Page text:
Last Thursday I was Edinburgh to meet up with some old friends for lunch.
I was up early, another wonderful warm and sunny day. Took Bertie and Bindi for a walk before it got hot, let the hens out to spend the day biffling in the garden, I watered the plants in the greenhouse and gave the tomatoes a stern talking to – not doing at all well – I think this very warm weather has just been too much for them, they are sulking. The cucumbers are showing off though, I’ve never seen them so prolific.
Took a morning train from Penrith. Quick and easy, just an hour and a half, perfect length of time to watch the countryside slip past and enjoy not being able to do anything, no peeling, no chopping, no weeding, no watering.
I came out of the western exit from Edinburgh’s Waverley Station. I always take this exit as the cityscape that greets one is extraordinary. The Castle towers high above, sheltering the fairytale turrets of Ramsay Garden, the forbidding façade of the National Assembly, the Victorian grandeur of the Bank of Scotland and the tall, tall tenements of the Royal Mile which stretches all the way from the Castle down to the Palace of Holyrood.
I can’t imagine leaving a station in many other cities where the architecture stuns you so. I get a bit emotional every single time. So did Sir Walter Scott when he wrote in his epic poem ‘Marmion’:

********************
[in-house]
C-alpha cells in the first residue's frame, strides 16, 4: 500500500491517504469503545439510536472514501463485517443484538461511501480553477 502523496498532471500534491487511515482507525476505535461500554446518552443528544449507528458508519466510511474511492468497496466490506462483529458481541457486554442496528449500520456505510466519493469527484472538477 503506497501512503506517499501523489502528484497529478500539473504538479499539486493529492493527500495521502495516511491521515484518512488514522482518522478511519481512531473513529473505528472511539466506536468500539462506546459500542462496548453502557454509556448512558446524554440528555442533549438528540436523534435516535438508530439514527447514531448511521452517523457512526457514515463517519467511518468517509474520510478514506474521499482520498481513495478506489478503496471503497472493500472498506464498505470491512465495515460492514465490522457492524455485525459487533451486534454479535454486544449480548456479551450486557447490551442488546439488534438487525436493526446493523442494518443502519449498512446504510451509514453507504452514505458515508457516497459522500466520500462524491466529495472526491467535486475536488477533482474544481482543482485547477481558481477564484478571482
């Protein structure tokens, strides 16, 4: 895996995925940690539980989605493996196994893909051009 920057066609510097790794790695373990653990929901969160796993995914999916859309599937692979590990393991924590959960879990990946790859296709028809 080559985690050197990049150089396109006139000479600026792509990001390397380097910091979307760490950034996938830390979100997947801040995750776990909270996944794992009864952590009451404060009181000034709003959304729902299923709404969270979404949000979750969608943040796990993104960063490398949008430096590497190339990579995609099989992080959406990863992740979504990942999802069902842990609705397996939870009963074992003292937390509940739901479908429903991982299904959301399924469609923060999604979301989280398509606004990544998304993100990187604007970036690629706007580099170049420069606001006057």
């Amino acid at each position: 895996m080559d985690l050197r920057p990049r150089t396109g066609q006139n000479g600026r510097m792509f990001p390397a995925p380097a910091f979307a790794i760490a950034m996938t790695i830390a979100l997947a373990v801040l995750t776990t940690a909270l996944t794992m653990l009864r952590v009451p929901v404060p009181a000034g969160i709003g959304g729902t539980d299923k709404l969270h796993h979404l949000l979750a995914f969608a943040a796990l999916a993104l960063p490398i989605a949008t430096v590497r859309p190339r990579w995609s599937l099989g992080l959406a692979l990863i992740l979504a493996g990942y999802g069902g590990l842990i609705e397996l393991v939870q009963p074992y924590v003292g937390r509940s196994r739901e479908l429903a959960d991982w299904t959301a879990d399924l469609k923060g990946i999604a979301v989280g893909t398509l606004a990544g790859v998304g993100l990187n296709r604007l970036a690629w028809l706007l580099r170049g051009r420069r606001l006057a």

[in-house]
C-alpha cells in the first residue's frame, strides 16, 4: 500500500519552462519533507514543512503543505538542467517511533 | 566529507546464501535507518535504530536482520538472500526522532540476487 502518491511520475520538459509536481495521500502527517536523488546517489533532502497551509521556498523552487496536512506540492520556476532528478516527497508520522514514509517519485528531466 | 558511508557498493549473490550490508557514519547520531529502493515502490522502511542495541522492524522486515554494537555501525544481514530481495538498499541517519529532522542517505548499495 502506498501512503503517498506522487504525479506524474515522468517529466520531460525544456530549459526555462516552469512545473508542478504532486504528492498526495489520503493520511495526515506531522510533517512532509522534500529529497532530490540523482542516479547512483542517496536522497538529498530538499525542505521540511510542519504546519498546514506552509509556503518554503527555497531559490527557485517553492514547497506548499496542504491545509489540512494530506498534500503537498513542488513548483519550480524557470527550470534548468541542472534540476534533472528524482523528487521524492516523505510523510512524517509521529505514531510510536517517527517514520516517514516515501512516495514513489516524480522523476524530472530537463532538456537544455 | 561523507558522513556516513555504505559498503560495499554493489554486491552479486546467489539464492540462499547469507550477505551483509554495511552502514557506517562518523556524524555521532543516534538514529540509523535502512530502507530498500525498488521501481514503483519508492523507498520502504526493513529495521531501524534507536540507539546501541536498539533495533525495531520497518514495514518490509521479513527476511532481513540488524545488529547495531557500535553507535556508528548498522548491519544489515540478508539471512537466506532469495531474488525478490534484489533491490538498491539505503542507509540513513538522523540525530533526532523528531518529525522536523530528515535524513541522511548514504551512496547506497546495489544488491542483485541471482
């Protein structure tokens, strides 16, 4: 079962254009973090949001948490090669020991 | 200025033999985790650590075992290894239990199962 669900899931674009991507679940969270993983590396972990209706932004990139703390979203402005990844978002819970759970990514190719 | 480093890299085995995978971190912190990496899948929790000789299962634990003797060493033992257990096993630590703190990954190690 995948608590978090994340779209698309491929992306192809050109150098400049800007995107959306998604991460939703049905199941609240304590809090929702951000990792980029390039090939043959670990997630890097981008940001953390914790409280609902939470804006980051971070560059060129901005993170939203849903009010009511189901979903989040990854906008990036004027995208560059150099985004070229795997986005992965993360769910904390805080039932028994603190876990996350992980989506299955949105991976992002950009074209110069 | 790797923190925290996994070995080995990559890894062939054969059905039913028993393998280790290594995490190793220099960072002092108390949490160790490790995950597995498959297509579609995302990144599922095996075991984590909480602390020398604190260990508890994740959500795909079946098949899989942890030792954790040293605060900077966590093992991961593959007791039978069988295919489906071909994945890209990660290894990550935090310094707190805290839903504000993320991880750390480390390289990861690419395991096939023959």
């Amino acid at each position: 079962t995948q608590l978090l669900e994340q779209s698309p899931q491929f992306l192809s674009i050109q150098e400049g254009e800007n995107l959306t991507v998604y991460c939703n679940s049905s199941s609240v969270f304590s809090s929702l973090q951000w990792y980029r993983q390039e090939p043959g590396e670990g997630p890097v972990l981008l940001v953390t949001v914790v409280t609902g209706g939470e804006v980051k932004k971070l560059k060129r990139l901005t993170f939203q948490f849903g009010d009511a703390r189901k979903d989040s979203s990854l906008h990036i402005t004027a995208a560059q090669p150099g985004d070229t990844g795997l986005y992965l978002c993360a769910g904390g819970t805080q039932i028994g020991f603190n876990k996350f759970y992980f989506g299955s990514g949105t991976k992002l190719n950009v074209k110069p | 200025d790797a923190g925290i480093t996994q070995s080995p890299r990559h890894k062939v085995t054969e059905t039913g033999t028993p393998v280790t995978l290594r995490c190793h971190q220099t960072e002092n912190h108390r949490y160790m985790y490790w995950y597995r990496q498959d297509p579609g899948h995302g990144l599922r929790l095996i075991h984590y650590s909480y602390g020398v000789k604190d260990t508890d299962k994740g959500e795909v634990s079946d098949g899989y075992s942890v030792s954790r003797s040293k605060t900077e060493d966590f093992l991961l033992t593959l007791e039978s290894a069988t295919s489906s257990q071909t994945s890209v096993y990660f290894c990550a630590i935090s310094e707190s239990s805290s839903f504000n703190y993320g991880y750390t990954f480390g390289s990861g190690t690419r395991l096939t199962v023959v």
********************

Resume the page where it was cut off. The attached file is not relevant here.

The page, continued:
‘Whose ridgy back heaves to the sky,
Piled deep and massy, close and high,
Mine own romantic town.’
I’d come to meet three dear friends from student days here. Alec, clever medical academic and his charming and musical wife Teresa, living now in Connecticut with grown up children so I don’t see them very often. Aileen, designer and currently student glassblower, who fortunately I often see with her husband Rob. I don’t think they have changed at all over the years. Teresa and Aileen still with their lovely smiles and infectious laughs. Alec always seems slightly amused by we three women. I never know what he’s really thinking. But he is a psychiatrist. Rob couldn’t join us, he was golfing. He’s always golfing, he’s rather good at it.
Lunch at the Scottish Restaurant overlooking Princes Street Gardens and the splendid Balmoral Hotel, was great fun, goodness knows how many topics of conversation were covered. It was over too soon as I had to catch my train back to Penrith. A quick walk through the Gardens to Waverley and I was homeward bound.
Richard met me at the station. He had been busy cutting the grass and sorting out things to be burned on the bonfire when everything is not so tinder-dry.
I spent a very happy couple of hours in the late afternoon sunshine, picking courgettes, beans and the first of the tiny tomatoes, lifting red onions and selecting garlic from the recently harvested crop (a bumper harvest this year). I was getting ready to make Piccalilli, cauliflowers from the garden not yet ready so they will come from the greengrocer but most of the other ingredients are. How lovely to have the vegetables from the garden into the jars within a day. I brine the vegetables overnight, that keeps them fresh and crunchy, thus requiring only the briefest cooking time the next day when married with the vinegar and spices.
In one day, a capital city of World Heritage status, the company of dear friends and the simple pleasures of home and garden in the English Lake District, as it happens, also of World Heritage status.
A day of contrasts indeed.